In this phrase the meaning of "licht" is light (like: the elephants are fat, not light), but can "licht" means light (like the light of sun)? Thanks in advance! Brazilian speaking!
This is helpful for me, I was looking for this before, thanks for comments!!!!!
the "niet" and licht" were so close together I thought it was "niedlich" which is German for cute and which could have been also the word in Dutch but that is "schattig"
Schattig ? So niedlich wie ein Schatten, der is ja schon "licht" ! Mit oder ohne Sonne?
I read the comments just to see whether someone else had also been confusud by this 'homophone' :)
Interesting, licht is also used as a Scottish colloquialism for light.
We seem to have a few dutch words that we use.
Well, Scottish English is a Germanic language. It could simply be a cognate rather than a borrowing. (Although it would be a borrowing from Scottish English into Scottish the Gaelic language, but that's to be expected when they're so close geographically.)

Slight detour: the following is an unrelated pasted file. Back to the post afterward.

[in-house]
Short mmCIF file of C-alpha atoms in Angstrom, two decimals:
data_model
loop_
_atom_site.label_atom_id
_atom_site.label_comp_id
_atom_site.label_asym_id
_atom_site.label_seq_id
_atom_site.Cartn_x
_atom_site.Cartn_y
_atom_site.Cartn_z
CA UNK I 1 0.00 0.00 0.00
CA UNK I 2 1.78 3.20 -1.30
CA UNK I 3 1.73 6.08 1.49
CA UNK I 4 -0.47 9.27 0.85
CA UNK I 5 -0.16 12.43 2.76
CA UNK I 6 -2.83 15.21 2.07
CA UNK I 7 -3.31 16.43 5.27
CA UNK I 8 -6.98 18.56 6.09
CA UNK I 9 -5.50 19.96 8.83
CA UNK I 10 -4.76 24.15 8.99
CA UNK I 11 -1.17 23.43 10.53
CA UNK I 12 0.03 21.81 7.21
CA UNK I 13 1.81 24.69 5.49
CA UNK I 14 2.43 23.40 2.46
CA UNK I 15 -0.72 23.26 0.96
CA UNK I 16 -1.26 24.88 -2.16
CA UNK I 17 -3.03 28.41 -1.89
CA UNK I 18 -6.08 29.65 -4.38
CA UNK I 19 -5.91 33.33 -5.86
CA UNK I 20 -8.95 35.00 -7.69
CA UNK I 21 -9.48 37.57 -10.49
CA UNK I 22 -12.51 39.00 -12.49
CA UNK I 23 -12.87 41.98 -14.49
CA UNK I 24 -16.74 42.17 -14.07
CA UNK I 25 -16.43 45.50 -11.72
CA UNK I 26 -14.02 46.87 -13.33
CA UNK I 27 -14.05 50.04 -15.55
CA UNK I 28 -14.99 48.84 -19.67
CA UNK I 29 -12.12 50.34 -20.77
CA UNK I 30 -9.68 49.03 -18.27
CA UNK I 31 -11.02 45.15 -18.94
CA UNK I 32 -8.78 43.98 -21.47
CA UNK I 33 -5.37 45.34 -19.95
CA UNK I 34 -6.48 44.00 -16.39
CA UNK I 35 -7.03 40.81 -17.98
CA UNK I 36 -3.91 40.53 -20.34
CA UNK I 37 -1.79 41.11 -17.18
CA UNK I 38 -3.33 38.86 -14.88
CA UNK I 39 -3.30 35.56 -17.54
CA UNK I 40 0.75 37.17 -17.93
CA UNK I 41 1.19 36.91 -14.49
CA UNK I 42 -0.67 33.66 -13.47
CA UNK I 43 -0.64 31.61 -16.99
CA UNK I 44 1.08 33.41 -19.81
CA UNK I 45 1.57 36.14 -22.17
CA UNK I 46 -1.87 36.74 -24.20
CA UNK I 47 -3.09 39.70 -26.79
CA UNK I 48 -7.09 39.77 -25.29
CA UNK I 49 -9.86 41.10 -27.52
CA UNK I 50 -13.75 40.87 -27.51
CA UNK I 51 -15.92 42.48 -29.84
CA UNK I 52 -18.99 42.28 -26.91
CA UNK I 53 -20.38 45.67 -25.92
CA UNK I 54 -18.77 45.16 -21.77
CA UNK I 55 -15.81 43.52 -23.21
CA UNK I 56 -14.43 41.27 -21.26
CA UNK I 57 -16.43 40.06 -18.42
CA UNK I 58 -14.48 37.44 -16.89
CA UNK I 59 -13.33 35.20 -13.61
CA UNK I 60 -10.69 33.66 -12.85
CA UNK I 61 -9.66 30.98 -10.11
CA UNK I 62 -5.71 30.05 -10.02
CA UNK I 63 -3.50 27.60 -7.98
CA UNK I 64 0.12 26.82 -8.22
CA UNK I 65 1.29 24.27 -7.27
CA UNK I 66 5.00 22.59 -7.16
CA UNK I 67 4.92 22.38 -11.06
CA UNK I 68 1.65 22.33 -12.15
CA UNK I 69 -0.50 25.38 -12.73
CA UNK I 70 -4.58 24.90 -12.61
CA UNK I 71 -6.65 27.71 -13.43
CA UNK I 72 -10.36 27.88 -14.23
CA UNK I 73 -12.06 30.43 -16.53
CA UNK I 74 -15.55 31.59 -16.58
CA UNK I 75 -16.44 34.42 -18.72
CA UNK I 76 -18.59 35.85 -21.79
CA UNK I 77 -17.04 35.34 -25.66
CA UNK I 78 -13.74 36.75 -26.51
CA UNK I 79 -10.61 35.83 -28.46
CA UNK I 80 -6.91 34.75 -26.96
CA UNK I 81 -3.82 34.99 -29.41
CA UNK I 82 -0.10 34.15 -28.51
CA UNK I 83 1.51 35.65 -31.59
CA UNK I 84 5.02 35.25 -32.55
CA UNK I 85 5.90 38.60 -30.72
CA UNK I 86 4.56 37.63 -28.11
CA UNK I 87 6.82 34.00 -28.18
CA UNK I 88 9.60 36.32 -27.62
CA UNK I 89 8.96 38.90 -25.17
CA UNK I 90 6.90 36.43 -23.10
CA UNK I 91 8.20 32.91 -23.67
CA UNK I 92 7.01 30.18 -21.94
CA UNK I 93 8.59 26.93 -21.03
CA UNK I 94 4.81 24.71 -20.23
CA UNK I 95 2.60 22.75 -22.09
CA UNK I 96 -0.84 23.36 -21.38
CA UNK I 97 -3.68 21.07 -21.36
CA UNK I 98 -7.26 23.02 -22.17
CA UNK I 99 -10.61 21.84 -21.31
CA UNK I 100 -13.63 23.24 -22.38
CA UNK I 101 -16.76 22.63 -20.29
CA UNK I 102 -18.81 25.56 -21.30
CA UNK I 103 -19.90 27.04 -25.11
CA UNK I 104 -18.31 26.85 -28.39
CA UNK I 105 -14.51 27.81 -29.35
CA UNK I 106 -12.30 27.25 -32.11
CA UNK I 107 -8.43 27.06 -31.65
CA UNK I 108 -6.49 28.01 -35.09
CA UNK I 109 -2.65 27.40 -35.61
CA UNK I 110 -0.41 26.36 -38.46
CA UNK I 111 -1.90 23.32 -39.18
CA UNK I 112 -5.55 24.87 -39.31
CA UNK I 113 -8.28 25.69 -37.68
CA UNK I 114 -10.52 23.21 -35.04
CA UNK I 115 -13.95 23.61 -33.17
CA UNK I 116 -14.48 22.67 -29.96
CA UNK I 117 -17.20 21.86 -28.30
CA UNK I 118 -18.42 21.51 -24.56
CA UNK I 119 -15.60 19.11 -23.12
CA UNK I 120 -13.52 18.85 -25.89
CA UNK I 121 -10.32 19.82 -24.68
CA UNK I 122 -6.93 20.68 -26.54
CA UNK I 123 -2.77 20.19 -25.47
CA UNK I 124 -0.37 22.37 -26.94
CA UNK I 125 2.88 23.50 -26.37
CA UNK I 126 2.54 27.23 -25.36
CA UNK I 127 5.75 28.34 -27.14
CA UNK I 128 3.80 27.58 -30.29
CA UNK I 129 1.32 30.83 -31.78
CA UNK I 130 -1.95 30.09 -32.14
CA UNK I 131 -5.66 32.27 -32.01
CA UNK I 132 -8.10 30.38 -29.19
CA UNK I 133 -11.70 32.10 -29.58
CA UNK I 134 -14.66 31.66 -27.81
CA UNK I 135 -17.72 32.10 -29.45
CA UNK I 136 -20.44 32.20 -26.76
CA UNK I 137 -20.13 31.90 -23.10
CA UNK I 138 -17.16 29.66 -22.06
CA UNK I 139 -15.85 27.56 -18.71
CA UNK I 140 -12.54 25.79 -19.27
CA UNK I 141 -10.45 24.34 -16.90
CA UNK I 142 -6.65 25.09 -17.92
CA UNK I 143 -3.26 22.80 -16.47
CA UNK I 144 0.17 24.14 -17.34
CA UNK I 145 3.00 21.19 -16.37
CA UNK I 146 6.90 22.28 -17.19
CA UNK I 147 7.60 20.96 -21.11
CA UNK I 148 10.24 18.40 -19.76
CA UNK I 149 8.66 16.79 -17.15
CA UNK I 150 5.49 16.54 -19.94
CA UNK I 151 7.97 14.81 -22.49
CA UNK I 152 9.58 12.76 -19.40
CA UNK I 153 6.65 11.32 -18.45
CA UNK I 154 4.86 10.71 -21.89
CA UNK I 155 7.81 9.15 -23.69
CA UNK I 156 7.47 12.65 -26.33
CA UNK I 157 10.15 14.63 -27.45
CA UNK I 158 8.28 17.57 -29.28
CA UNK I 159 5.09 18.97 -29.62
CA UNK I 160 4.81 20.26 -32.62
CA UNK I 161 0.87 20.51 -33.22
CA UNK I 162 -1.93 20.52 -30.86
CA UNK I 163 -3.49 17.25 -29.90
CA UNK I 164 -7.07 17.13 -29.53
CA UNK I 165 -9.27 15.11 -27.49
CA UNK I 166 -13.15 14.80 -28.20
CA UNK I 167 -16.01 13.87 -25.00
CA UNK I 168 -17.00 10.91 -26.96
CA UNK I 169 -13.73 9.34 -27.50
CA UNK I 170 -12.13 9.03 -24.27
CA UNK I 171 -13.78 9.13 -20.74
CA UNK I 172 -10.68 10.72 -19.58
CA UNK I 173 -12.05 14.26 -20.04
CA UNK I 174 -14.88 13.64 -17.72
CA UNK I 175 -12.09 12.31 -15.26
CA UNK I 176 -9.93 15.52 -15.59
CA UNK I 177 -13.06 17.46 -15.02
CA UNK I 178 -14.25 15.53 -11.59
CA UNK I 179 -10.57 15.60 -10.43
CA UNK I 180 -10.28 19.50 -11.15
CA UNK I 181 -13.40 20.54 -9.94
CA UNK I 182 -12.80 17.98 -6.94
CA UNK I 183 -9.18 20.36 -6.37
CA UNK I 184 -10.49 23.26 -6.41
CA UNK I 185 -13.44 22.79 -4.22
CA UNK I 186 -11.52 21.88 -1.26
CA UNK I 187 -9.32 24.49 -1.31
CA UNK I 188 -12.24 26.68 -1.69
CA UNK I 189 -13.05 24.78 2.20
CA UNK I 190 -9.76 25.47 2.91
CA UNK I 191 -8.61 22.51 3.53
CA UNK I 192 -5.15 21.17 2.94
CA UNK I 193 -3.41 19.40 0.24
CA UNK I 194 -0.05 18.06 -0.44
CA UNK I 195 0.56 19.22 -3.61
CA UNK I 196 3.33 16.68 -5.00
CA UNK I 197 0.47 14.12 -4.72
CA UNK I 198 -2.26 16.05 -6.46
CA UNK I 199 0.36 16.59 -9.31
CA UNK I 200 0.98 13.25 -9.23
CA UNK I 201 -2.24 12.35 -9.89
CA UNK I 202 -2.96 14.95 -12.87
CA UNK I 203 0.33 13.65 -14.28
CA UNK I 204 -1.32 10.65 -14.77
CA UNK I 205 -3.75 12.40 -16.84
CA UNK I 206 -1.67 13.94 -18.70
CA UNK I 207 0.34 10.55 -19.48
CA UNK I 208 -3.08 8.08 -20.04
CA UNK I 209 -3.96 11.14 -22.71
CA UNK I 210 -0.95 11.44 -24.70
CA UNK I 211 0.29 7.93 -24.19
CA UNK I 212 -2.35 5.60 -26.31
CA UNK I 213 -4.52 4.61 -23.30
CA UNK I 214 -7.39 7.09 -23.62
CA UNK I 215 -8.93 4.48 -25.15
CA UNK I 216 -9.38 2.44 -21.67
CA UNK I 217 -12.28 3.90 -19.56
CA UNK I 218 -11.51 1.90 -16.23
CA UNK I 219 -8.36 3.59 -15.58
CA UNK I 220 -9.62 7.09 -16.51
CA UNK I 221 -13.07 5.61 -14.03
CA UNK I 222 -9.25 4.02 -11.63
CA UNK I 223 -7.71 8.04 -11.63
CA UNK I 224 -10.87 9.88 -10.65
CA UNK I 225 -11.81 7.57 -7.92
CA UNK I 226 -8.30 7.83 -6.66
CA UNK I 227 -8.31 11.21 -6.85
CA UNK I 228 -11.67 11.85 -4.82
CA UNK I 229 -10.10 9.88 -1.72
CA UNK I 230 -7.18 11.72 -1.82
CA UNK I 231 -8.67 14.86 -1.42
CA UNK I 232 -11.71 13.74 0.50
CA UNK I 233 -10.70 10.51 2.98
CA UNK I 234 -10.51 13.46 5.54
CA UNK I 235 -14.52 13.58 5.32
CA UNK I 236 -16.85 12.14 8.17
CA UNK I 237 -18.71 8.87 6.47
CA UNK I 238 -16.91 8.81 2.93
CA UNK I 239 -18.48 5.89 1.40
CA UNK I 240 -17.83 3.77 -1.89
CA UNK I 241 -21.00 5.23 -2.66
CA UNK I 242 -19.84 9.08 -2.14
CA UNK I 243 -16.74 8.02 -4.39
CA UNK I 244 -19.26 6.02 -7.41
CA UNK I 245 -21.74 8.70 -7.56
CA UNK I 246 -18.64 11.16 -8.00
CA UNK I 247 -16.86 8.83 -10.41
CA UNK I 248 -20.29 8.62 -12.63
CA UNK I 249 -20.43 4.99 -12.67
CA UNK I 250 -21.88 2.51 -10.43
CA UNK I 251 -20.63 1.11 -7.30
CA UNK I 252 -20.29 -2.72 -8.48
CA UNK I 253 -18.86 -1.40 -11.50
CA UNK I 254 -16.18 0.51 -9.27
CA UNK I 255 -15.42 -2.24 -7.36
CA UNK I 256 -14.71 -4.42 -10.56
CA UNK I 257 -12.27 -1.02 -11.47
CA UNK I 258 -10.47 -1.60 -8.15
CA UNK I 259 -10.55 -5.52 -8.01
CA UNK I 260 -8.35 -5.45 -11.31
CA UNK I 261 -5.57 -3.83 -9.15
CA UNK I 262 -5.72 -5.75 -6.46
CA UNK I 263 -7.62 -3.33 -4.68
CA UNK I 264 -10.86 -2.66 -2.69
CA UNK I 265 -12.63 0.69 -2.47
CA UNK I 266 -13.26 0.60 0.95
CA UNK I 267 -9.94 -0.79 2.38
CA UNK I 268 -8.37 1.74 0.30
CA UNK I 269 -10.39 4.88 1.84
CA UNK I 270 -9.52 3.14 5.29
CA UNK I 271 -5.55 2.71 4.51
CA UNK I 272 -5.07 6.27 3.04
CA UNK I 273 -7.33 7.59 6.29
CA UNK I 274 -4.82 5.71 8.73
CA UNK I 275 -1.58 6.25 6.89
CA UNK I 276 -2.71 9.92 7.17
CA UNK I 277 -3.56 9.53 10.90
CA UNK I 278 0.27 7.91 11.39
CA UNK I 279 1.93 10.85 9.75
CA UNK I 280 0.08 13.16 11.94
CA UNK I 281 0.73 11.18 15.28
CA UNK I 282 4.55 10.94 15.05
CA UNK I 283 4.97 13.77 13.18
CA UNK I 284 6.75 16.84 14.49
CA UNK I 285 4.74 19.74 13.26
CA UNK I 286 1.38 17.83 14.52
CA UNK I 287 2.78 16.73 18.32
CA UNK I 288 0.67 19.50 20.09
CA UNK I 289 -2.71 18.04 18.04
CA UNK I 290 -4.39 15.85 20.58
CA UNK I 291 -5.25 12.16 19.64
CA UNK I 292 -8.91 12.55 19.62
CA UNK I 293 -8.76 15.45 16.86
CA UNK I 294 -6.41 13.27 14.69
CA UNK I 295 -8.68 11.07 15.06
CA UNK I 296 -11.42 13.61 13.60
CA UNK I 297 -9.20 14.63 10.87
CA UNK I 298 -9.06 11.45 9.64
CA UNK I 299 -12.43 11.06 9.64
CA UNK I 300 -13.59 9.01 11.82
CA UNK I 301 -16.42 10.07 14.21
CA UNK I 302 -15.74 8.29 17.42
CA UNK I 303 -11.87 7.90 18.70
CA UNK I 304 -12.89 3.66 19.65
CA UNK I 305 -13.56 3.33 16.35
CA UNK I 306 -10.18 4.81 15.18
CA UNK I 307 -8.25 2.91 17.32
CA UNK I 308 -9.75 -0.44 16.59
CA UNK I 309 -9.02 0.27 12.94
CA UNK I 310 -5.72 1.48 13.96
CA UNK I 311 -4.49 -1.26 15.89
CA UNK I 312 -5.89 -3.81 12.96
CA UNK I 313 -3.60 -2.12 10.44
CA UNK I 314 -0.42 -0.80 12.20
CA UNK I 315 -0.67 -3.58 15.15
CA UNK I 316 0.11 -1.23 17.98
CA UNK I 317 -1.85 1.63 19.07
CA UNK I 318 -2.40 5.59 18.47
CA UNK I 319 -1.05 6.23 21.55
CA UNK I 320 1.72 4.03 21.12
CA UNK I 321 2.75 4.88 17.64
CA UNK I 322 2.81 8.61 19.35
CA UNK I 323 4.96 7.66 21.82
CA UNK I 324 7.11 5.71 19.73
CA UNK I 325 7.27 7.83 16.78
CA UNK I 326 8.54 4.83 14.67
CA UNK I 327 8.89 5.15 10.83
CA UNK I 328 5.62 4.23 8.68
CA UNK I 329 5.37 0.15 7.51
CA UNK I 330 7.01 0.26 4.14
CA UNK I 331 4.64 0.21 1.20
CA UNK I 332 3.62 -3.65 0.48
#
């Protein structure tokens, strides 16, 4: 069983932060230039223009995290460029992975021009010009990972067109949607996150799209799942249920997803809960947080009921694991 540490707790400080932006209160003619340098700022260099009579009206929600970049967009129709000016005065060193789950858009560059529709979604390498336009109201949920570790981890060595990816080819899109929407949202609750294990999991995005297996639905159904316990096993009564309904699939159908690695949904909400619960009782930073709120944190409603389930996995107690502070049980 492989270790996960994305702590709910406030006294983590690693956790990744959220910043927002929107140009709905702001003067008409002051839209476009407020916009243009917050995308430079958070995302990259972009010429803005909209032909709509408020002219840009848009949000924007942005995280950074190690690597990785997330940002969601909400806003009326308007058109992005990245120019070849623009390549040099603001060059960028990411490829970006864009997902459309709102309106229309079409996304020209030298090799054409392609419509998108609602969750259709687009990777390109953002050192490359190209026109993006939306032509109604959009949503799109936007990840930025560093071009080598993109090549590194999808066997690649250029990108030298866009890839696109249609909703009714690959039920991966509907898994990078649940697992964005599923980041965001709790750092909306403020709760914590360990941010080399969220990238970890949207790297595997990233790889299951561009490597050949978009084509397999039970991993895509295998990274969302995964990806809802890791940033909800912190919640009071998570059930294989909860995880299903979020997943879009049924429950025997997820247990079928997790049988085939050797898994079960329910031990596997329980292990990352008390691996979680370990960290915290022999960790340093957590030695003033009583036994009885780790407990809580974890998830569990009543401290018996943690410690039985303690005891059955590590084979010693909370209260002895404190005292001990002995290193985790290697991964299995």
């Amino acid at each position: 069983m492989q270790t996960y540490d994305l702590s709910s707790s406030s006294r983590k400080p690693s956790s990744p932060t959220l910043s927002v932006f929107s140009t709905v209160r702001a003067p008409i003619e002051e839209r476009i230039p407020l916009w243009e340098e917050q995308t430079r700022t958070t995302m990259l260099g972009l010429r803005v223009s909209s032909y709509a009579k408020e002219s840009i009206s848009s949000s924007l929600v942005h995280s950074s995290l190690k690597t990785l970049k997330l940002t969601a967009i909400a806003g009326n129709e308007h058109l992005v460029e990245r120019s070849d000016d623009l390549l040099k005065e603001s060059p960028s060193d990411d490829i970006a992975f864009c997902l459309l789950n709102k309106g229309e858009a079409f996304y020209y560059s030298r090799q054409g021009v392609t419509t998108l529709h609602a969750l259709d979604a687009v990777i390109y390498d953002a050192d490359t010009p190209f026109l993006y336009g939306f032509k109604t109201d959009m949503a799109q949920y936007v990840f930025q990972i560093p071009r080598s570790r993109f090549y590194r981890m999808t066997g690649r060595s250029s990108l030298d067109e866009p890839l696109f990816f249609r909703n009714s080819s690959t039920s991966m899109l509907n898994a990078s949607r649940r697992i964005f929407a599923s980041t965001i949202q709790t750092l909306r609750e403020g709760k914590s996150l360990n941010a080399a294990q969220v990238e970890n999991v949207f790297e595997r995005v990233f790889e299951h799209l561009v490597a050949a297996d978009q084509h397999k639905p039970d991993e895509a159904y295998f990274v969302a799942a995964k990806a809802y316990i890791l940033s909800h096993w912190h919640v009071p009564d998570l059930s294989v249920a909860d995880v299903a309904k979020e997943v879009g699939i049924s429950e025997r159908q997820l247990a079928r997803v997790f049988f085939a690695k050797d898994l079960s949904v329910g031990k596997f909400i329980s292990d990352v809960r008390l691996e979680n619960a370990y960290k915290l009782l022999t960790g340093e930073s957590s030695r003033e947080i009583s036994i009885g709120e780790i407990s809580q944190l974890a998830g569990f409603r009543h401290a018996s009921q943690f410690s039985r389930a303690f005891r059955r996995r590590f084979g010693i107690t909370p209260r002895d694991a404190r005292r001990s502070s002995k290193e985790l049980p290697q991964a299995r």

Typed elephants slightly incorrectly and it corrected to elephant's. Duo marked it wrong because of the apostrophe. FML.
Because "de olifanten" is plural: "the elephants".
Because it's in the predicate.
Sorry if this question has been asked before, but why "niet" and not "geen" here?
I think it's because geen means 'not an' or 'not a'. Its the negative of 'een'. "The elephants are not light" De oliphanten zijn niet licht, If you used geen, It would be: The elephants are not a light. We're also using the word 'the' here instead of 'a' or 'an'. I'm just thinking een=geen The=niet.